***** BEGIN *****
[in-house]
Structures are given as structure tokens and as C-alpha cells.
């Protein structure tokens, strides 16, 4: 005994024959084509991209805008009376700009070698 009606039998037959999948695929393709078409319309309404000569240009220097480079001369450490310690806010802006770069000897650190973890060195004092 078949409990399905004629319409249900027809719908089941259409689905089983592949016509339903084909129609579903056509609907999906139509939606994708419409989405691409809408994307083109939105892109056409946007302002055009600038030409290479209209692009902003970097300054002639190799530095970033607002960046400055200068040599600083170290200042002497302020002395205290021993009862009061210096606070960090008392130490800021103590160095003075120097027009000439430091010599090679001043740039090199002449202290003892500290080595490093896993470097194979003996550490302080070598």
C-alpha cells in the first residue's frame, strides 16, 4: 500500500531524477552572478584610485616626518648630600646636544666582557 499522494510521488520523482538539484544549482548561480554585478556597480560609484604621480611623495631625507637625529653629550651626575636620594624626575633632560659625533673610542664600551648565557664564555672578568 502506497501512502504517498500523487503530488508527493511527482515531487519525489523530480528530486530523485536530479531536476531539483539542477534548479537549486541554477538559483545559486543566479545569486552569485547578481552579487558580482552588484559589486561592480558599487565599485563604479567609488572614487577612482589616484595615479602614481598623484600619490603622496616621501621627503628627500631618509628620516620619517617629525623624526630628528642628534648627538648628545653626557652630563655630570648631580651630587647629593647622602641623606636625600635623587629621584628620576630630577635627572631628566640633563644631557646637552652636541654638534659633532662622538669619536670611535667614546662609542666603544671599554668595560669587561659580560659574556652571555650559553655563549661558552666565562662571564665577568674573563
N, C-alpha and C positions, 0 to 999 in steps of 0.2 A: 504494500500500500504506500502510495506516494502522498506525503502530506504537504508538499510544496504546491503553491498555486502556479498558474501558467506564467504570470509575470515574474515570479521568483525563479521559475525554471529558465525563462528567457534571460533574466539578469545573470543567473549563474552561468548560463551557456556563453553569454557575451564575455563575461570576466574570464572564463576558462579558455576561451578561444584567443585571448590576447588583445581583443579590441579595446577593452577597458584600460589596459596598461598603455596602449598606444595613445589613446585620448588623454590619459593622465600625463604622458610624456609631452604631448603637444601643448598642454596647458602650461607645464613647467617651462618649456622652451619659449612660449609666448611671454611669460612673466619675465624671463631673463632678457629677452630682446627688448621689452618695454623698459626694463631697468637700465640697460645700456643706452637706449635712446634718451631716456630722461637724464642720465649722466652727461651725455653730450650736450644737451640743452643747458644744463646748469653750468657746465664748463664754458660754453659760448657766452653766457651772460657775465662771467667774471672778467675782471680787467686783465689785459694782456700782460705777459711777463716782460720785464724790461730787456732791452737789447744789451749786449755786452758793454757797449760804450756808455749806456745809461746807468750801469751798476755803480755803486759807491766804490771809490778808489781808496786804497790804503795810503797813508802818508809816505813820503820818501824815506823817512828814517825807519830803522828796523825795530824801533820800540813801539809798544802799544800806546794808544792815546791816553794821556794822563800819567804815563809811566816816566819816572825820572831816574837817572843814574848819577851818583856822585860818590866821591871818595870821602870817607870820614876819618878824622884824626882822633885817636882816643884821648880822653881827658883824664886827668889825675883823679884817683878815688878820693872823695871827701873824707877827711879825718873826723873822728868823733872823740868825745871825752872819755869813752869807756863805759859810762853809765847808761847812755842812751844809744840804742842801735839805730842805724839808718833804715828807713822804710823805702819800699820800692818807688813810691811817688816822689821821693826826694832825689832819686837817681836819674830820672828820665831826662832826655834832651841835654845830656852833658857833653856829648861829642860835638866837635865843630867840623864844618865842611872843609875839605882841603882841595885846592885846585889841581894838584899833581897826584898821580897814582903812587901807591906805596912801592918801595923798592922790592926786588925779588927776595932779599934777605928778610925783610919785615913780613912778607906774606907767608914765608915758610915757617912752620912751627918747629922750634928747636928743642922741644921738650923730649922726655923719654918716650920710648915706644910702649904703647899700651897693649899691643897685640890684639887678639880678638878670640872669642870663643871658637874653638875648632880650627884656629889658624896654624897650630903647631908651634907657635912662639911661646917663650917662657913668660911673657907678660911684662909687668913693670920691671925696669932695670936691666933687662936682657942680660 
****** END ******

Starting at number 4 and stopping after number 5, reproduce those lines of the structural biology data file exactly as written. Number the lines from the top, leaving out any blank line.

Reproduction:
C-alpha cells in the first residue's frame, strides 16, 4: 500500500531524477552572478584610485616626518648630600646636544666582557 499522494510521488520523482538539484544549482548561480554585478556597480560609484604621480611623495631625507637625529653629550651626575636620594624626575633632560659625533673610542664600551648565557664564555672578568 502506497501512502504517498500523487503530488508527493511527482515531487519525489523530480528530486530523485536530479531536476531539483539542477534548479537549486541554477538559483545559486543566479545569486552569485547578481552579487558580482552588484559589486561592480558599487565599485563604479567609488572614487577612482589616484595615479602614481598623484600619490603622496616621501621627503628627500631618509628620516620619517617629525623624526630628528642628534648627538648628545653626557652630563655630570648631580651630587647629593647622602641623606636625600635623587629621584628620576630630577635627572631628566640633563644631557646637552652636541654638534659633532662622538669619536670611535667614546662609542666603544671599554668595560669587561659580560659574556652571555650559553655563549661558552666565562662571564665577568674573563
N, C-alpha and C positions, 0 to 999 in steps of 0.2 A: 504494500500500500504506500502510495506516494502522498506525503502530506504537504508538499510544496504546491503553491498555486502556479498558474501558467506564467504570470509575470515574474515570479521568483525563479521559475525554471529558465525563462528567457534571460533574466539578469545573470543567473549563474552561468548560463551557456556563453553569454557575451564575455563575461570576466574570464572564463576558462579558455576561451578561444584567443585571448590576447588583445581583443579590441579595446577593452577597458584600460589596459596598461598603455596602449598606444595613445589613446585620448588623454590619459593622465600625463604622458610624456609631452604631448603637444601643448598642454596647458602650461607645464613647467617651462618649456622652451619659449612660449609666448611671454611669460612673466619675465624671463631673463632678457629677452630682446627688448621689452618695454623698459626694463631697468637700465640697460645700456643706452637706449635712446634718451631716456630722461637724464642720465649722466652727461651725455653730450650736450644737451640743452643747458644744463646748469653750468657746465664748463664754458660754453659760448657766452653766457651772460657775465662771467667774471672778467675782471680787467686783465689785459694782456700782460705777459711777463716782460720785464724790461730787456732791452737789447744789451749786449755786452758793454757797449760804450756808455749806456745809461746807468750801469751798476755803480755803486759807491766804490771809490778808489781808496786804497790804503795810503797813508802818508809816505813820503820818501824815506823817512828814517825807519830803522828796523825795530824801533820800540813801539809798544802799544800806546794808544792815546791816553794821556794822563800819567804815563809811566816816566819816572825820572831816574837817572843814574848819577851818583856822585860818590866821591871818595870821602870817607870820614876819618878824622884824626882822633885817636882816643884821648880822653881827658883824664886827668889825675883823679884817683878815688878820693872823695871827701873824707877827711879825718873826723873822728868823733872823740868825745871825752872819755869813752869807756863805759859810762853809765847808761847812755842812751844809744840804742842801735839805730842805724839808718833804715828807713822804710823805702819800699820800692818807688813810691811817688816822689821821693826826694832825689832819686837817681836819674830820672828820665831826662832826655834832651841835654845830656852833658857833653856829648861829642860835638866837635865843630867840623864844618865842611872843609875839605882841603882841595885846592885846585889841581894838584899833581897826584898821580897814582903812587901807591906805596912801592918801595923798592922790592926786588925779588927776595932779599934777605928778610925783610919785615913780613912778607906774606907767608914765608915758610915757617912752620912751627918747629922750634928747636928743642922741644921738650923730649922726655923719654918716650920710648915706644910702649904703647899700651897693649899691643897685640890684639887678639880678638878670640872669642870663643871658637874653638875648632880650627884656629889658624896654624897650630903647631908651634907657635912662639911661646917663650917662657913668660911673657907678660911684662909687668913693670920691671925696669932695670936691666933687662936682657942680660 